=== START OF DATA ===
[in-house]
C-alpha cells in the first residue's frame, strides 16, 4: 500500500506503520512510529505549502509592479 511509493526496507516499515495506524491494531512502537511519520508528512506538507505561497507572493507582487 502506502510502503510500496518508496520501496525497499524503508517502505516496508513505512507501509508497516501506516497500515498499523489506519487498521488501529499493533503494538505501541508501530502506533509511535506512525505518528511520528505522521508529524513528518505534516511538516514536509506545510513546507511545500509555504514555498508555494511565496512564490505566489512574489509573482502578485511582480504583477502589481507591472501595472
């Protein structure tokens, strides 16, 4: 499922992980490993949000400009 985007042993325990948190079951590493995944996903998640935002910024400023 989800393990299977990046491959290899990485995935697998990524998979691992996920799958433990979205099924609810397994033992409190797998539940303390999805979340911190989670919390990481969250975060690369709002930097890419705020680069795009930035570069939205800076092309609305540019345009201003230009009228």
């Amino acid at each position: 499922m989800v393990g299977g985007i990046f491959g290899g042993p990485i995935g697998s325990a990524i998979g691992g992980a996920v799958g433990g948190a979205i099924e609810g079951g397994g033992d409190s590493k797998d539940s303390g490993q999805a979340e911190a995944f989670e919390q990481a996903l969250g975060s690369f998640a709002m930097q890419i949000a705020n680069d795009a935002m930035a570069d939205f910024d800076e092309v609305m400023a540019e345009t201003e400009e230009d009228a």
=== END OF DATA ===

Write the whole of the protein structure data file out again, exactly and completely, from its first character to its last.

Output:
[in-house]
C-alpha cells in the first residue's frame, strides 16, 4: 500500500506503520512510529505549502509592479 511509493526496507516499515495506524491494531512502537511519520508528512506538507505561497507572493507582487 502506502510502503510500496518508496520501496525497499524503508517502505516496508513505512507501509508497516501506516497500515498499523489506519487498521488501529499493533503494538505501541508501530502506533509511535506512525505518528511520528505522521508529524513528518505534516511538516514536509506545510513546507511545500509555504514555498508555494511565496512564490505566489512574489509573482502578485511582480504583477502589481507591472501595472
């Protein structure tokens, strides 16, 4: 499922992980490993949000400009 985007042993325990948190079951590493995944996903998640935002910024400023 989800393990299977990046491959290899990485995935697998990524998979691992996920799958433990979205099924609810397994033992409190797998539940303390999805979340911190989670919390990481969250975060690369709002930097890419705020680069795009930035570069939205800076092309609305540019345009201003230009009228």
């Amino acid at each position: 499922m989800v393990g299977g985007i990046f491959g290899g042993p990485i995935g697998s325990a990524i998979g691992g992980a996920v799958g433990g948190a979205i099924e609810g079951g397994g033992d409190s590493k797998d539940s303390g490993q999805a979340e911190a995944f989670e919390q990481a996903l969250g975060s690369f998640a709002m930097q890419i949000a705020n680069d795009a935002m930035a570069d939205f910024d800076e092309v609305m400023a540019e345009t201003e400009e230009d009228a």